Adoption fund [EXPERIMENT] – Week 1
It’s been a week already since launching this announcement and experiment. It feels longer. It feels too like I’ve learned a ton.
First, the mistakes…
“No, the adoption is not an experiment, just the fundraising.”
On May 1, I should have started by just making an announcement, saying that I want to adopt and explaining a little about that. Then I should have posted the adoption fund experiment the following day or maybe even a few days later.
The problem was that two things were going on in that first post, two things that created too much tension. First, I was announcing that I was going to pursue adoption. Second, I was asking people to help fund that adoption. Too much at once overwhelms people and makes things unnecessarily confusing.
The worst part was that the “experiment” looked like it applied to the adoption. That’s not what I meant or mean. The experiment part of this is the fundraising – the adoption is for forever.
“No, I’m not actually bringing anyone home with me from Korea.”
I should have shared more details about the timing of all of this in the original post. In my haste to include both the announcement and the experiment in one post, I neglected to include any details about how anything was going to happen. I wanted to hold off on all that until later.
I still think the overall strategy was sound, announcing and then explaining the details later. I just should have added a few of the crucial details.
“No, I actually did think about this ahead of time.”
I’ve thought about this for a while, even though it didn’t seem that way from the announcement. I anticipated many of the responses I received, even though it might not have seemed that way from the way I responded.
My mistake here, though, was that I should have written the FAQ before the month started, well before.
This could have helped in two ways. First, if I already had some of the questions ready, I could have included them in the first post to help assure readers that I would respond to them in a future post. It’s great to get a ton of the same questions in my email box, but it probably could have saved all the senders some worry if I’d mentioned that I anticipated their questions ahead of time.
Second, though, I waited because I wanted to get real questions, not just made up ones. The problem was that when the announcement went live, people asked questions, and I didn’t have answers already worded. Of course, I thought I did. It’s been on my mind seriously for a few years, and I’ve considered it as a single parent for about a year now.
But writing it out made a huge difference in how I can articulate my responses, which is important when I need to respond to questions quickly and confidently while still maintaining the nuances of an authentic response.
One of the biggest lessons I’ve learned from this is that how I respond to the various questions is crucial not just for the people who hear the responses but for myself, probably even more so. If I’m stumbling to articulate myself, it shakes my confidence, like, “Wait a sec – I thought I knew the answer for that, but maybe I don’t.” Really, in most of the situations, I did have an answer. I just wasn’t ready to present it succinctly. Again, preparation, preparation.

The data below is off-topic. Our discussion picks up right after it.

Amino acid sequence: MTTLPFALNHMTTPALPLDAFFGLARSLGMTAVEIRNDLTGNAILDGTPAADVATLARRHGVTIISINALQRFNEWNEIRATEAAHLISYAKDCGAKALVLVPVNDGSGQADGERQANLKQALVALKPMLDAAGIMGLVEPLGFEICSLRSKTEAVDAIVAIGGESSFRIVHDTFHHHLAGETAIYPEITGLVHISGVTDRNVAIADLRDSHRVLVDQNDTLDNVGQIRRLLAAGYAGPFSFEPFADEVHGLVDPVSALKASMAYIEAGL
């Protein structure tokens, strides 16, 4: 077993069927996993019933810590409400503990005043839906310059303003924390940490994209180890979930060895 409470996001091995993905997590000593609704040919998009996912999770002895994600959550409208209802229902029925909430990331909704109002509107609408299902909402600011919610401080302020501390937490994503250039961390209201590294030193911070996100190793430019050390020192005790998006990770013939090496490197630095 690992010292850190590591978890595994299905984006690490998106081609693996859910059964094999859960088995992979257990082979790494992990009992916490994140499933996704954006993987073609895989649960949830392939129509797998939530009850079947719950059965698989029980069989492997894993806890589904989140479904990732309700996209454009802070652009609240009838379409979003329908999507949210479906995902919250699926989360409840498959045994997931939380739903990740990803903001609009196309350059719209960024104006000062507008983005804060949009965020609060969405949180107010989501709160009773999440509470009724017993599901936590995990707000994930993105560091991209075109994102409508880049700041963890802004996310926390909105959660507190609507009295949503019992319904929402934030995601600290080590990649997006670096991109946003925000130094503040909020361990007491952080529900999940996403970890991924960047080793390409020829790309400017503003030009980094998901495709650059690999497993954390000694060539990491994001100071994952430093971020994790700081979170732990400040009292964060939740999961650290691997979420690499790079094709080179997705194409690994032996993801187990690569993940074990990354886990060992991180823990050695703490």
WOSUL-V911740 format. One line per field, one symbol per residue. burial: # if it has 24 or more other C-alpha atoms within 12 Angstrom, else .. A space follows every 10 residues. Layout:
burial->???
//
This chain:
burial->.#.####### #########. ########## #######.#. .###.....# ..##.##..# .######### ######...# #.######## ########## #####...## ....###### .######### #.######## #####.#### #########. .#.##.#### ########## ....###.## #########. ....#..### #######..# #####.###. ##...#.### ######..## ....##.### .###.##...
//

As far as the experiment goes…
The first day, actually about twelve hours after I posted the initial announcement, turned out to be the best so far. This also coincided with America waking up to Facebook and getting my status update there.
This initial surge was good because it also turned out to be the day I got the most critical responses. Don’t get me wrong – the critical responses have been good too. It’s not all just bashing me. My friend’s are pretty awesome – I’ve only had a few of those. Most of them raise good questions, some I had considered but still needed to be asked and others I hadn’t considered before. That’s a huge advantage to going public.
After that initial group of contributors, things slowed to a trickle. I’m not sure how much of a difference it would have made, but I should have included a link to the contribution page at the bottom of all the “Why I want to adopt” posts.
I ramped up for the weekend, knowing my birthday was coming. I posted a cover photo on Facebook to raise awareness, along with a few other status updates.
For my birthday, I gathered a group of friends here in Korea to get together on the river and hang out. I invited everyone I’ve met here and friended on Facebook. Through this, a lot of friends here found out about this fundraiser.
Finally, for the first time in my Facebook life, I added my birthday to my info (this is an experiment in itself, one I’ll write more about later). This allowed everyone to see that it was my birthday, and as a result I got a ton of birthday wishes. Combined with my cover photo, some of the friends who jumped over the wish me a happy birthday ended up making their way to the adoption fund page and contributing.
Overall, it’s been fun to watch the waves come in and go back out to sea. I’m looking forward to experimenting with this more over the coming weeks.
If you’d like to contribute to the stats, you can add to the adoption fund here. If you’d rather not become any kind of stat, if you’d rather become a meaningful contributor, a part of the family, you can do that too at the same page.
In any case, remember my first mistake in all this: the fund is an experiment, the adoption is forever.